study up at SUNY Buffalo, while he showed me this and that
reference to me on the internet. I admit, I didn't think they
were terribly exciting -- though, somewhere up in Vermont, a fellow
named Jay Schuster has put together a careful and accurate few
pages on his website. Such attention is very warming. But since I
simply haven't seen it all -- or even most of it, if there's really
as much of it out there as you suggest -- I can't tell you what it
Since the late 80s, much of your writing has been for
academia. Essays, articles and papers are obviously a different
thing to write than short fiction or novels. Do you, as a writer,
find fulfillment in that form?
Yes. I think the writing of other writers about writing can
produce a kind of stabilization process -- and, as a window into
various traditions, it's helpful to other young writers. Books
like Stein's The Autobiography of Alice B. Toklas, How to Write,
and Lectures in America were wonderfully inspiring to me when I
read them as a seventeen- and eighteen-year-old. So was Forster's
Aspects of the Novel, as was Pound's ABC of Reading.
Stand close around, ye Stygian set
I memorized that Walter Savage Landor quatrain ("Dirce") out of
Pound's cantankerous and contentious meditations ("In his time
Samuel Johnson was the best mind in England -- except for those
months Voltaire was visiting London.") on what was good and what
was bad poetry, back when I first read it. When I can't remember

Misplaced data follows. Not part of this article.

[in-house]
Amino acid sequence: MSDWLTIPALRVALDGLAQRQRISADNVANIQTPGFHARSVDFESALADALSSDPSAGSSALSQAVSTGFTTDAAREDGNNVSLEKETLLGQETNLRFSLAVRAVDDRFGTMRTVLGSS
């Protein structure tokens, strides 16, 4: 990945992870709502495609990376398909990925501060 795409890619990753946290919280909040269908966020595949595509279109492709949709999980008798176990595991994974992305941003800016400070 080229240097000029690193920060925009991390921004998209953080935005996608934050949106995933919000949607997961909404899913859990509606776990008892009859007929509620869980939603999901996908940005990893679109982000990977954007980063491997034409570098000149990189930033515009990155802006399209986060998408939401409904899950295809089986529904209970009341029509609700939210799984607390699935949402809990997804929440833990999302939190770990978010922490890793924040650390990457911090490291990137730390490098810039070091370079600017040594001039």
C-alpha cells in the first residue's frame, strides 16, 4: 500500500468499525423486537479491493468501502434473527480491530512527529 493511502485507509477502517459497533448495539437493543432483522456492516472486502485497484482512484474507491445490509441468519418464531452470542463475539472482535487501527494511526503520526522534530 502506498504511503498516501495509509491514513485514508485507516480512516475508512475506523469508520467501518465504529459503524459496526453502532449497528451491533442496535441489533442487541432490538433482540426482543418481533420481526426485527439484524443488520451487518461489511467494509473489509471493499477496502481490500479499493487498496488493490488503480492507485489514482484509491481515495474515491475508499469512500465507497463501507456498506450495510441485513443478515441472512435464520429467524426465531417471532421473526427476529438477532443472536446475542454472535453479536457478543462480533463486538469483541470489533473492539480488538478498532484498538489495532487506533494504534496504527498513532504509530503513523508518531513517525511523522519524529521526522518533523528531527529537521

the year Heart of Darkness first appeared in Blackwood's or in
which library the earlier manuscript version of The Times Machine
is on store, that still stays.
With Dirce on one barque convey'd,
Or Charon seeing, may forget
That he is old, and she a shade.
Jorge Luis Borges's lectures from the famous Charles Eliot
Norton series at Harvard for 1967, This Craft of Verse, form
another of those extraordinary books -- Borges is as humble in his
suggestions about literature as Pound is arrogant and
iconoclastic. Yet both are wonderful turn-ons for the young
writer contemplating the range of enterprises that (as they might
say in current critical jargon) constitute the literary.
Has your joining academia changed perceptions of your
Other people's or my own? Perhaps a few people find me more
of a curiosity now and so are willing to give some of my work a
look. If anything, though, I find my encounter with academia only
confirms me in my own sense of what literature (and literary
activity) is. First of all, it's not and never has been a
Concepts of what constitute good writing form a conflictual
field -- highly so and they always have. That is the only reason
why, say, simplicity and concision are just as much esthetic
virtues as ornamentation and rich ambiguity. It's also why either
one, out of control, can become an aesthetic failing -- dullness
and banality in the one case, and overwrought clutter in the
Do you feel your most significant contributions to the field
have/will come from a university setting, or as an author of
Writers write what the world compels them to write; and the
University nudges you strongly toward writing non-fiction.
Significance is not a factor in that -- because it's the one thing
the writer him- or herself has no access to. The eighteenth
century playwright Thomas Ottway very probably died more or less
sure he would go down in literary history as the greatest English
playwright of all time. During his lifetime, his work was
regularly compared to that of Shakespeare, and it was a critical
given of the time that his play Venice Preserved was a better
play than Hamlet.
But today how many people remember Ottway? Or have ever read
a line by him? If he survives at all, it's as a canonical example